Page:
May 22, 2014
A recently published special issue of Nicotine and Tobacco Research explores the use of ecological momentary assessments (EMA) in smoking research. The issue, “New Methods for Advancing Research on Tobacco Dependence Using Ecological Momentary Assessments,” was edited by Stephanie Lanza, scientific director of The Methodology Center, Megan Piper, assistant professor in the University of Wisconsin department of medicine and lead researcher at the Center for Tobacco Research and Intervention, and Saul Shiffman, professor of psychology at the University of Pittsburgh.
In their editorial, Elizabeth Ginexi, William Riley, Audie Atienza, and Patricia L. Mabry of the National Institutes of Health discuss the promise that these methods hold for behavioral health research outside of smoking research. The specific methods featured in the issue include time-varying effect models (TVEMs), multilevel models and their extension to predict intra-individual variability, and dynamical systems models. The special issue also includes studies that rely on data integration, specifically to integrate functional magnetic-resonance imaging (fMRI) data and global positioning system (GPS) data with EMA. If you work with or want to learn more about EMA data, this issue has something to offer.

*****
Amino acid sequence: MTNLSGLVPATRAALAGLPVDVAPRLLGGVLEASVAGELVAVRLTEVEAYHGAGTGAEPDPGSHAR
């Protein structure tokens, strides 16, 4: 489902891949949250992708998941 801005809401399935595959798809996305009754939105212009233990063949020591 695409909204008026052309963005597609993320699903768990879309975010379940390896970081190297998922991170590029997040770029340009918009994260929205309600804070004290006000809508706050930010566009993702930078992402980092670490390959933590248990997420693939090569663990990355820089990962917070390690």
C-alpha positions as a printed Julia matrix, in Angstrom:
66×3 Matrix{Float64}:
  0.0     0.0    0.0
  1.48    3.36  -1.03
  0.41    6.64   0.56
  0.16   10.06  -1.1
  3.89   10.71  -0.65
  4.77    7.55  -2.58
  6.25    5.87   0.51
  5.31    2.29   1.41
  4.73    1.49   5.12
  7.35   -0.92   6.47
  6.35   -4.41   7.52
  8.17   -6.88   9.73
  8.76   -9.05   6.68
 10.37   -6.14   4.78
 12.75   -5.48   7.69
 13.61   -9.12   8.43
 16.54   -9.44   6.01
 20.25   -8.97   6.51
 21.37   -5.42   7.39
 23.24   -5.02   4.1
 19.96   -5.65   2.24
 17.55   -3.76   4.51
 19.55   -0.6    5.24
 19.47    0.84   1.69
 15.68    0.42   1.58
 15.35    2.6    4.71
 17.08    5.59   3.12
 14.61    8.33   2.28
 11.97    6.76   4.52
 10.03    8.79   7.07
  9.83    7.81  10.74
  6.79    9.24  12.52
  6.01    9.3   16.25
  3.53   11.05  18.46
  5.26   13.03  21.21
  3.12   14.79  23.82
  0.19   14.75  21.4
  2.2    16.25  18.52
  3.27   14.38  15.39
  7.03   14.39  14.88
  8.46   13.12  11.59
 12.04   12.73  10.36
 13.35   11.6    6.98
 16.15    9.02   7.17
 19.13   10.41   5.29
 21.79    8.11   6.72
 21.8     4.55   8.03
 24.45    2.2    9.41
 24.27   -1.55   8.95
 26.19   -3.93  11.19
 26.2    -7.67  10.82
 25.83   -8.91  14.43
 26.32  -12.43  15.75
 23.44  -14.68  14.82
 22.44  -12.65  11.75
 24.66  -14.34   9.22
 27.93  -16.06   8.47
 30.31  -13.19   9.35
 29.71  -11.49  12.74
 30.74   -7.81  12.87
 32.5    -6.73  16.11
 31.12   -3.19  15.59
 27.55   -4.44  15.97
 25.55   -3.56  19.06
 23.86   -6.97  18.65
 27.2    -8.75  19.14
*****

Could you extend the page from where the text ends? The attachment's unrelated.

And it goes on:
The issue was funded by the National Cancer Institute and the Office of Behavioral and Social Sciences Research. The article was generated due to the strong response to a preconference workshop at the 2012 Society for Research on Nicotine and Tobacco Annual Meeting. Presentations from the workshop can be found on The Methodology Center website. A link to the table of contents of the special issue can be found below.